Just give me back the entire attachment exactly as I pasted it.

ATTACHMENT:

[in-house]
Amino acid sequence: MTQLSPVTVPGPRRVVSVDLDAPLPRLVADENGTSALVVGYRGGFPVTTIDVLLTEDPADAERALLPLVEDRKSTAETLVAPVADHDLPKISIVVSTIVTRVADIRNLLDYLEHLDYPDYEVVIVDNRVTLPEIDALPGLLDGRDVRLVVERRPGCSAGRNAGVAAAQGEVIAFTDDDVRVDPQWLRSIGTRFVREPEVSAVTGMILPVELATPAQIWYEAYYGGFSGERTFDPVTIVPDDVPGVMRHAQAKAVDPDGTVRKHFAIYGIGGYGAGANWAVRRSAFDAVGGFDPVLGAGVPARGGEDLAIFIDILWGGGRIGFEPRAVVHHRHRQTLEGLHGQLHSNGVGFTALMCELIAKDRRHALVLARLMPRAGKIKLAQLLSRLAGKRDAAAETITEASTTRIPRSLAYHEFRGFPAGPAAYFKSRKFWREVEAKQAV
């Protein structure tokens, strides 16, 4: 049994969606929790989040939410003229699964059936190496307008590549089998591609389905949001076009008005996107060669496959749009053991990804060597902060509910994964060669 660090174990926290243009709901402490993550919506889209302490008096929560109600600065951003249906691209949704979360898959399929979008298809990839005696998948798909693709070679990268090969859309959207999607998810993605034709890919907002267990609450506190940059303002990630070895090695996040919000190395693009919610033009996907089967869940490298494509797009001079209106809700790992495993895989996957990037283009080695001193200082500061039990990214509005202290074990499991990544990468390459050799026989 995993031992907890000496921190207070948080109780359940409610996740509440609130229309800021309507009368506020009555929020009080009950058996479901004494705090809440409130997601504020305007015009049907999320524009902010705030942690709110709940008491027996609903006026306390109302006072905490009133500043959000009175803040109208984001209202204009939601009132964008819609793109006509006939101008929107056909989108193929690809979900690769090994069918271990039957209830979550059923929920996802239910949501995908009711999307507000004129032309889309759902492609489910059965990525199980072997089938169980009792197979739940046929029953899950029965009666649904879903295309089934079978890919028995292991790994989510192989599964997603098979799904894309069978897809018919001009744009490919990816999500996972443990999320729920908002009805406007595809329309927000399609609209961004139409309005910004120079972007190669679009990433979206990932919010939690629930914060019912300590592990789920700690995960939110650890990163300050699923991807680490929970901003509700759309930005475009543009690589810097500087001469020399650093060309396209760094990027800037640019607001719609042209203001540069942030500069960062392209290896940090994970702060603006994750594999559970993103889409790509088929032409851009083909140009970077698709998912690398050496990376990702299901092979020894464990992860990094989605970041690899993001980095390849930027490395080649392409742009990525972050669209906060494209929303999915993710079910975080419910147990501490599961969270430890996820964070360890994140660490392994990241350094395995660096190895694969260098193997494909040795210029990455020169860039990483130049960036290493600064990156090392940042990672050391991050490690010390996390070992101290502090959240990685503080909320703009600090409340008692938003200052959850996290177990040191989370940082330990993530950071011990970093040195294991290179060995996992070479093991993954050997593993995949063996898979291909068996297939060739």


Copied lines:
[in-house]
Amino acid sequence: MTQLSPVTVPGPRRVVSVDLDAPLPRLVADENGTSALVVGYRGGFPVTTIDVLLTEDPADAERALLPLVEDRKSTAETLVAPVADHDLPKISIVVSTIVTRVADIRNLLDYLEHLDYPDYEVVIVDNRVTLPEIDALPGLLDGRDVRLVVERRPGCSAGRNAGVAAAQGEVIAFTDDDVRVDPQWLRSIGTRFVREPEVSAVTGMILPVELATPAQIWYEAYYGGFSGERTFDPVTIVPDDVPGVMRHAQAKAVDPDGTVRKHFAIYGIGGYGAGANWAVRRSAFDAVGGFDPVLGAGVPARGGEDLAIFIDILWGGGRIGFEPRAVVHHRHRQTLEGLHGQLHSNGVGFTALMCELIAKDRRHALVLARLMPRAGKIKLAQLLSRLAGKRDAAAETITEASTTRIPRSLAYHEFRGFPAGPAAYFKSRKFWREVEAKQAV
């Protein structure tokens, strides 16, 4: 049994969606929790989040939410003229699964059936190496307008590549089998591609389905949001076009008005996107060669496959749009053991990804060597902060509910994964060669 660090174990926290243009709901402490993550919506889209302490008096929560109600600065951003249906691209949704979360898959399929979008298809990839005696998948798909693709070679990268090969859309959207999607998810993605034709890919907002267990609450506190940059303002990630070895090695996040919000190395693009919610033009996907089967869940490298494509797009001079209106809700790992495993895989996957990037283009080695001193200082500061039990990214509005202290074990499991990544990468390459050799026989 995993031992907890000496921190207070948080109780359940409610996740509440609130229309800021309507009368506020009555929020009080009950058996479901004494705090809440409130997601504020305007015009049907999320524009902010705030942690709110709940008491027996609903006026306390109302006072905490009133500043959000009175803040109208984001209202204009939601009132964008819609793109006509006939101008929107056909989108193929690809979900690769090994069918271990039957209830979550059923929920996802239910949501995908009711999307507000004129032309889309759902492609489910059965990525199980072997089938169980009792197979739940046929029953899950029965009666649904879903295309089934079978890919028995292991790994989510192989599964997603098979799904894309069978897809018919001009744009490919990816999500996972443990999320729920908002009805406007595809329309927000399609609209961004139409309005910004120079972007190669679009990433979206990932919010939690629930914060019912300590592990789920700690995960939110650890990163300050699923991807680490929970901003509700759309930005475009543009690589810097500087001469020399650093060309396209760094990027800037640019607001719609042209203001540069942030500069960062392209290896940090994970702060603006994750594999559970993103889409790509088929032409851009083909140009970077698709998912690398050496990376990702299901092979020894464990992860990094989605970041690899993001980095390849930027490395080649392409742009990525972050669209906060494209929303999915993710079910975080419910147990501490599961969270430890996820964070360890994140660490392994990241350094395995660096190895694969260098193997494909040795210029990455020169860039990483130049960036290493600064990156090392940042990672050391991050490690010390996390070992101290502090959240990685503080909320703009600090409340008692938003200052959850996290177990040191989370940082330990993530950071011990970093040195294991290179060995996992070479093991993954050997593993995949063996898979291909068996297939060739």